Could hydraulic fracturing play a part in Russia’s future?

Russia coat of arms
Source: DollarPhotoClub

With the United States recently overtaking Russia as the largest oil and natural gas producer in the world, Russia is being pushed towards tapping shale to preserve its stake in the global energy market, according to experts.

Russia is the holder of the world’s largest natural gas reserves with approximately 48 trillion cubic metres (tcm) of conventional gas, five times the amount held by the USA. Russia is also estimated to have 680 tcm in unconventional gas resources of which just over 20 tcm is shale gas.

While natural gas is cheaper to obtain than unconventional resources there has been little economic justification for Russia to develop it’s unconventional gas sector. Now, 10 years after the beginning of the US shale boom, Russia is at least 15 years off commercial production, according to government projections.

However, in order to maintain a strong leadership position among gas producers, Russia is developing its unconventional gas industry more and more boldly according to a recent bulletin published by the Polish Institute of International Affairs (PISM). “The change in Moscow’s strategy is essential if the country is to maintain a strong leadership position among gas producers, as well as for the attainment of Russia’s geopolitical aspirations” wrote analysts Zuzanna Nowak and Sonia Boczek.

While Gazprom predicts a decline in gas production from existing conventional sources of 25% by 2020 and 75% by 2030, new reserves from the Yamal Peninsula and Siberian deposits may be sufficient to meet
domestic needs and fulfil existing export contracts.

Russia may, however, may look towards expanding it’s unconventional gas production out of geopolitical motives, which have often overshadowed its economic rationality. With the EIA anticipating an increase in global demand for gas by more than 50% by 2040, Russia will need to significantly enhance the supply of gas and open up new export opportunities in order to maintain its current share of almost 20% of the global gas market.

While energy companies, Gazprom, Rosneft and Lukoil have expressed interest in exploring unconventional deposits, foreign investment and expertise is required for any scale-up. Russia is looking toward Asian economies, such as India and China, who are conducting research programmes in their own territories, as it pivots away from old markets in Europe.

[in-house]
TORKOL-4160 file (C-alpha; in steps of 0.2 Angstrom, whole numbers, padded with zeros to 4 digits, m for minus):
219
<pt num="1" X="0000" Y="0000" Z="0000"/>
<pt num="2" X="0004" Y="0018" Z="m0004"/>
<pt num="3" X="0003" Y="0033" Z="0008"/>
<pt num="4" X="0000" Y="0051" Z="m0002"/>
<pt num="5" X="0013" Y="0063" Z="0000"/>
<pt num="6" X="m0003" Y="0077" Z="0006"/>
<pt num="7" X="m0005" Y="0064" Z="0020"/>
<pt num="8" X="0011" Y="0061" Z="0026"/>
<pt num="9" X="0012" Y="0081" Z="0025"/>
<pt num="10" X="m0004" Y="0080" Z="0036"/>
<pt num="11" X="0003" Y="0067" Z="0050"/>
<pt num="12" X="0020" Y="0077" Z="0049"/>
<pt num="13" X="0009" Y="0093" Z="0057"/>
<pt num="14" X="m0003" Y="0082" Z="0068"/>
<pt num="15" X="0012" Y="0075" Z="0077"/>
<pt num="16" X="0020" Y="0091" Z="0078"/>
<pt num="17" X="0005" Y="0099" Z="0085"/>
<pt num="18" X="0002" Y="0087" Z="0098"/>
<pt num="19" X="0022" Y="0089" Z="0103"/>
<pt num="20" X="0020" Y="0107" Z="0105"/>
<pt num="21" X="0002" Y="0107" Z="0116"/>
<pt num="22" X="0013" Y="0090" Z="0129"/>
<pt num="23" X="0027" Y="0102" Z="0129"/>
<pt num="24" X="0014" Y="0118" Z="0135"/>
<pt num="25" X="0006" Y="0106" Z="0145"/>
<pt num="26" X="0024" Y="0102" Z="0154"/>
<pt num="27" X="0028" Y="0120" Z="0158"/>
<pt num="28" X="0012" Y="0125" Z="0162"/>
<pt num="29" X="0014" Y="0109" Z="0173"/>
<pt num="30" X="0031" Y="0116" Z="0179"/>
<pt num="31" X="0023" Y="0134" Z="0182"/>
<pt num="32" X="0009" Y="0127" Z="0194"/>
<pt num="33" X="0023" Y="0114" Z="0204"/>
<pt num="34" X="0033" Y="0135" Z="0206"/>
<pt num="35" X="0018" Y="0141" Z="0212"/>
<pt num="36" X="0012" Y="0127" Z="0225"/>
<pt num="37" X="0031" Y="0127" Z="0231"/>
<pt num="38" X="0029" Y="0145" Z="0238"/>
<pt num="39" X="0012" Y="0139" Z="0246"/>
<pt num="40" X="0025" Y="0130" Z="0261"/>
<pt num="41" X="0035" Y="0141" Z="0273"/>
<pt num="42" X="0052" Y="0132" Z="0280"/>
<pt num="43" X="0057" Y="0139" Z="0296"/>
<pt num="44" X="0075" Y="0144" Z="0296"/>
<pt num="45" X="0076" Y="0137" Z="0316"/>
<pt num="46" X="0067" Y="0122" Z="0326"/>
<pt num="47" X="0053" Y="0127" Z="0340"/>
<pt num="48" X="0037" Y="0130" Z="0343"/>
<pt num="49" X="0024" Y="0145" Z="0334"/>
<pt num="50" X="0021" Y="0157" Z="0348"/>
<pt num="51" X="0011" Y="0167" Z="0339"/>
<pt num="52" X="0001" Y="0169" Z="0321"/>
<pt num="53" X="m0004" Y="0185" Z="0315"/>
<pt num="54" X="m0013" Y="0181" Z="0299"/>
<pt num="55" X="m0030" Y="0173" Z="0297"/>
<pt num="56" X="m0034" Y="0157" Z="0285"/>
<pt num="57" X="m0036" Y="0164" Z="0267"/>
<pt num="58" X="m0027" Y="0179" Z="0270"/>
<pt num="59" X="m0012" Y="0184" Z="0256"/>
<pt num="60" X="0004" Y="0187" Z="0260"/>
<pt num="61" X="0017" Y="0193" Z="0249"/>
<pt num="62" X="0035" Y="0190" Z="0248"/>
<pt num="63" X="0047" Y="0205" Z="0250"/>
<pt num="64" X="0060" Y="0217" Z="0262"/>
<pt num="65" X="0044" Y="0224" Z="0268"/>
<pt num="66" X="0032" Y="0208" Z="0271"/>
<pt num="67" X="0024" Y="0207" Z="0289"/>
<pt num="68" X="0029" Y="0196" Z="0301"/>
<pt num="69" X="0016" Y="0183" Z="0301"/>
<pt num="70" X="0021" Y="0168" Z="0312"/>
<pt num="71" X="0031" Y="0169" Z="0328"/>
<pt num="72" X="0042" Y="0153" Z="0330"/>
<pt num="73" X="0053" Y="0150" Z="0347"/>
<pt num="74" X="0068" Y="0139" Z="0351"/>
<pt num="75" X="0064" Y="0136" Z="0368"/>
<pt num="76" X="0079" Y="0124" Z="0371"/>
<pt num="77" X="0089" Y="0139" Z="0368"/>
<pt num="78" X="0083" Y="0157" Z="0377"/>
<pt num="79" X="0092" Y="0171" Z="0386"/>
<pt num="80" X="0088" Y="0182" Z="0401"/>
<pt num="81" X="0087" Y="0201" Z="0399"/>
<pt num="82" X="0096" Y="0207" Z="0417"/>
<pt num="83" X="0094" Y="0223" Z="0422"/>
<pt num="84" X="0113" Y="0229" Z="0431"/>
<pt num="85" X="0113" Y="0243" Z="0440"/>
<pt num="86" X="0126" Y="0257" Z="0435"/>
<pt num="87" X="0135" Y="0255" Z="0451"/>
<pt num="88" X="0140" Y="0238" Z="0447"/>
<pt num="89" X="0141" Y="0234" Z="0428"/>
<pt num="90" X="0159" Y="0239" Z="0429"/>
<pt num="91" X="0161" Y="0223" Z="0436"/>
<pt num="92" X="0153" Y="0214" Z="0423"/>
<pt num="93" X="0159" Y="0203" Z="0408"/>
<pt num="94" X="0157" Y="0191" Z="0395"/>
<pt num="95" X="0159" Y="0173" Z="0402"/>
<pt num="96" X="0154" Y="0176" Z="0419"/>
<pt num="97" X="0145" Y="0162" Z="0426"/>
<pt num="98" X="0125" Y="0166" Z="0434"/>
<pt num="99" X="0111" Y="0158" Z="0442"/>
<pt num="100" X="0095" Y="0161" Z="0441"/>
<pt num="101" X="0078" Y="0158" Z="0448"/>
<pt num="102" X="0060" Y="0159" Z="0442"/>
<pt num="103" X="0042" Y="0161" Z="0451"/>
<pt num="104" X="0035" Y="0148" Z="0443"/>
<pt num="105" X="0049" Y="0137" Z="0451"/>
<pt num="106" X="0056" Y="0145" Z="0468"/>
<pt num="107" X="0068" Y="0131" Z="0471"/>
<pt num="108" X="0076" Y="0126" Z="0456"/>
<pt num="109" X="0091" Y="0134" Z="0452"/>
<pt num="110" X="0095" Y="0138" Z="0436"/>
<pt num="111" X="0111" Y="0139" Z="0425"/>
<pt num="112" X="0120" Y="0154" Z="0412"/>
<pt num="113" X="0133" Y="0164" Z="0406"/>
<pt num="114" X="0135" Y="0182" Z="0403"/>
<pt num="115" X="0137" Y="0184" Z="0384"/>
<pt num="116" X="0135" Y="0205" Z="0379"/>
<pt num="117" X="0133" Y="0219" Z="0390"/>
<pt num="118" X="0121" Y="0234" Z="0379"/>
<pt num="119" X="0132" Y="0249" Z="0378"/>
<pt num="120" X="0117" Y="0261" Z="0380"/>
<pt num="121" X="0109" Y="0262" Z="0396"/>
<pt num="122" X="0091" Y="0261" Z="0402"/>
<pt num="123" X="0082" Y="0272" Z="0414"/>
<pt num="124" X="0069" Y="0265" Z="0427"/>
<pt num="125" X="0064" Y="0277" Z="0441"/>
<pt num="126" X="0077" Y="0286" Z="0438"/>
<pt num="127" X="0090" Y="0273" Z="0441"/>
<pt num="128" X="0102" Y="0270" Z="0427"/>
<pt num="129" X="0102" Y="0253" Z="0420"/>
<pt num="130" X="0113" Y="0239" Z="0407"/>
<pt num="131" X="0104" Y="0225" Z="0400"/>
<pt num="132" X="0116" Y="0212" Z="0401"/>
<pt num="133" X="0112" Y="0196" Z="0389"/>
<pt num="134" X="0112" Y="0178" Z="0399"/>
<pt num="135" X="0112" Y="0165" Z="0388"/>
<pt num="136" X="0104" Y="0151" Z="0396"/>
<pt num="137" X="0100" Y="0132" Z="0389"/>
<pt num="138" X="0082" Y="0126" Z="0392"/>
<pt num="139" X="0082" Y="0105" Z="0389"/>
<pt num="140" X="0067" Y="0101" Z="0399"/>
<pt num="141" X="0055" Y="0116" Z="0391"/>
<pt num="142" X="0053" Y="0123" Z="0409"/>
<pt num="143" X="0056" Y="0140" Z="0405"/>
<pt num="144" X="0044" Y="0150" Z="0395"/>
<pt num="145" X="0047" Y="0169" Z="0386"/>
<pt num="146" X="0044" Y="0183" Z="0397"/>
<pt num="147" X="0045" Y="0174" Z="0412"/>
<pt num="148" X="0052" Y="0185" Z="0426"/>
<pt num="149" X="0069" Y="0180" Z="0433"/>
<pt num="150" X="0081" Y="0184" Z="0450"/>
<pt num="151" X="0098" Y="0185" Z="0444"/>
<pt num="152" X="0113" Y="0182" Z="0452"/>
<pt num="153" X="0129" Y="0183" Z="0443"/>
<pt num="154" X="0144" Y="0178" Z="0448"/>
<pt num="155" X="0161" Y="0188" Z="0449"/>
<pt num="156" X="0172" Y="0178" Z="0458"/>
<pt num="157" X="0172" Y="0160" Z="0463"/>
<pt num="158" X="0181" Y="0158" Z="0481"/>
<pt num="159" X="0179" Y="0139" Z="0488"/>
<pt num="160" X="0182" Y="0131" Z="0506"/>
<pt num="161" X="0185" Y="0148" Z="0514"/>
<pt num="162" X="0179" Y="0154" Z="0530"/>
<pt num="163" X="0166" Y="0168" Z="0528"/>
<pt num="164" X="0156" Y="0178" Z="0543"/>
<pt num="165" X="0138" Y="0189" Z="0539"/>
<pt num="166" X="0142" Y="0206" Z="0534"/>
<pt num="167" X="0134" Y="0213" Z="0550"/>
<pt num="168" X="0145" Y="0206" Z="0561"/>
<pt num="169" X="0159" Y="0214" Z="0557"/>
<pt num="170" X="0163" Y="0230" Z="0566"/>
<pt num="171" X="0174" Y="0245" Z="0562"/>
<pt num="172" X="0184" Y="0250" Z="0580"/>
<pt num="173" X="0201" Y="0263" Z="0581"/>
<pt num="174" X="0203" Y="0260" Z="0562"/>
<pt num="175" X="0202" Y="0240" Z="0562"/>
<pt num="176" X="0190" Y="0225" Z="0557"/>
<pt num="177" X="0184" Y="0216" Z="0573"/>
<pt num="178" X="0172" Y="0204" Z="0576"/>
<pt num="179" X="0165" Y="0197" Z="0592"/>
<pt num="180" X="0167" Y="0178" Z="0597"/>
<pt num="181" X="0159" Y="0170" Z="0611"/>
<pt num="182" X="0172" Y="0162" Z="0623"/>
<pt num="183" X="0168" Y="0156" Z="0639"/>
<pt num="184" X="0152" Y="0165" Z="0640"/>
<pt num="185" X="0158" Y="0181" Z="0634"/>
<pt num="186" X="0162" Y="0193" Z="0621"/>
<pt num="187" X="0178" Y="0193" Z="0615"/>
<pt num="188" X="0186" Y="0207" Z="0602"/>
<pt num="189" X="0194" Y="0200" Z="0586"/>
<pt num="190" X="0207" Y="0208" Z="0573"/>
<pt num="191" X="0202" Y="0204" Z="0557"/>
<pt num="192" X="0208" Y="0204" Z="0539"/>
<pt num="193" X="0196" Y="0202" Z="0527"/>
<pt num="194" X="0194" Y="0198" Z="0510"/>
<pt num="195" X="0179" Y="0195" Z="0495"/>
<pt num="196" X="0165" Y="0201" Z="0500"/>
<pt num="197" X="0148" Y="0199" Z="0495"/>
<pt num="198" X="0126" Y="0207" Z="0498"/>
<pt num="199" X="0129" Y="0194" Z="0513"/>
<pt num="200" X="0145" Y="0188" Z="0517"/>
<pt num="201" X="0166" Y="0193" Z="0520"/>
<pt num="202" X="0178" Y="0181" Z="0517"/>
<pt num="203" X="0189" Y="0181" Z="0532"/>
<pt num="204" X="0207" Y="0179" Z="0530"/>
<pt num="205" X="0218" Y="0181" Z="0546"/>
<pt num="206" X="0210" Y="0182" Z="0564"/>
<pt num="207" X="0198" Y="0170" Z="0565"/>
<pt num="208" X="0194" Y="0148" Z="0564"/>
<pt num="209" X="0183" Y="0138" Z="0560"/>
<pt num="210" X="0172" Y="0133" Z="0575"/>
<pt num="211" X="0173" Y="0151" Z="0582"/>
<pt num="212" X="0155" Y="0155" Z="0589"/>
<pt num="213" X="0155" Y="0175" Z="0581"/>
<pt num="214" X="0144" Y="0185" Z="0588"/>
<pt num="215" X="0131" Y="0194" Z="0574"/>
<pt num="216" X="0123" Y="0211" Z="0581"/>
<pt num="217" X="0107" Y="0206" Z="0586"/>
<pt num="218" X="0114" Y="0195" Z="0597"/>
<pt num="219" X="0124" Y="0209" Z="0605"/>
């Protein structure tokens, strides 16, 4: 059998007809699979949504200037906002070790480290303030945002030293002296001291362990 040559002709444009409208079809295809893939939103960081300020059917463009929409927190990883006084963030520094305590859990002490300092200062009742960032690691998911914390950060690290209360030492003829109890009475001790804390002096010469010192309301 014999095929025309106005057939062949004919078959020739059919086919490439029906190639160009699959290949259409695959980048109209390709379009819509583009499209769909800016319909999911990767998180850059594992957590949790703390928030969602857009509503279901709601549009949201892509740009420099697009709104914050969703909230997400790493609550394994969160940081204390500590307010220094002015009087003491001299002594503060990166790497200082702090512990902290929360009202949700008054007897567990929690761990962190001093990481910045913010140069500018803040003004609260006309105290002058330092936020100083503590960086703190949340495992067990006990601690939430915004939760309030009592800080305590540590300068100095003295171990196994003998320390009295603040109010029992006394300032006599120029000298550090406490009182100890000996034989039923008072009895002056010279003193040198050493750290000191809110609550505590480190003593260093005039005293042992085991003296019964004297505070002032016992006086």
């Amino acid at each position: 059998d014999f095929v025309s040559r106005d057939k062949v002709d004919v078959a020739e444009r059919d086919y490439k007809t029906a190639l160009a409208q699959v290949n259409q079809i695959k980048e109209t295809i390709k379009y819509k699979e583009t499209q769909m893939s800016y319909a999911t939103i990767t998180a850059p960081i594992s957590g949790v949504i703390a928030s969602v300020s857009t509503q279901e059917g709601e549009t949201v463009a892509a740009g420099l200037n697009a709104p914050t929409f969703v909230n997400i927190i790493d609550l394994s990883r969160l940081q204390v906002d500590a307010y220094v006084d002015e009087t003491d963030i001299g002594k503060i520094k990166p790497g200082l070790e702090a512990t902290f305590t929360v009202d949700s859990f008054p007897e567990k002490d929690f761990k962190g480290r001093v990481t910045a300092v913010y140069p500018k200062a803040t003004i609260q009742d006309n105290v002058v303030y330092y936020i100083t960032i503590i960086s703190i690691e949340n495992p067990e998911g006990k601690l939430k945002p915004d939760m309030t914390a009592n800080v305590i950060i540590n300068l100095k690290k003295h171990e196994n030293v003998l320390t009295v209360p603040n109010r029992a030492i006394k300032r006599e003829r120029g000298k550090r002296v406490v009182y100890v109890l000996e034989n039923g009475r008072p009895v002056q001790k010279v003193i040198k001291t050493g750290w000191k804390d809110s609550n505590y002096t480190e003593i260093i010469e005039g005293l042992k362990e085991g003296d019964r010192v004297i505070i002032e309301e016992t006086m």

Even Russia and Japan may move past historically tense relations in order to exploit clathrate reserves on the shelf of the Kurils. This trading of Japanese experience for Russia’s accessible hydrates deposits could open the way for Russia to develop clathrate deposits in the Arctic and justify the already increased activity of Gazprom and Rosneft in the region.

Priority access to prospective unconventional gas resources in other countries also serves the strategic interests of Russia, the report states. For example, the memorandum signed in April 2015, between Gazprom and the Argentine YPF, on joint shale gas production from the Vaca Muerta field, gives Russia access to the world’s second-largest shale-gas reserve, and establishes a counterweight to Chinese and U.S. influences.

As the report outlines “change in Moscow’s strategy is essential if the country is to maintain a strong leadership position among gas producers, as well as for the attainment of Russia’s geopolitical aspirations”, concluding with “Dexterity in shifts between East and West, and the ability to use unconventional gas to build new alliances, will determine the effective realisation of Russia’s interests”.

You can read the full report here.

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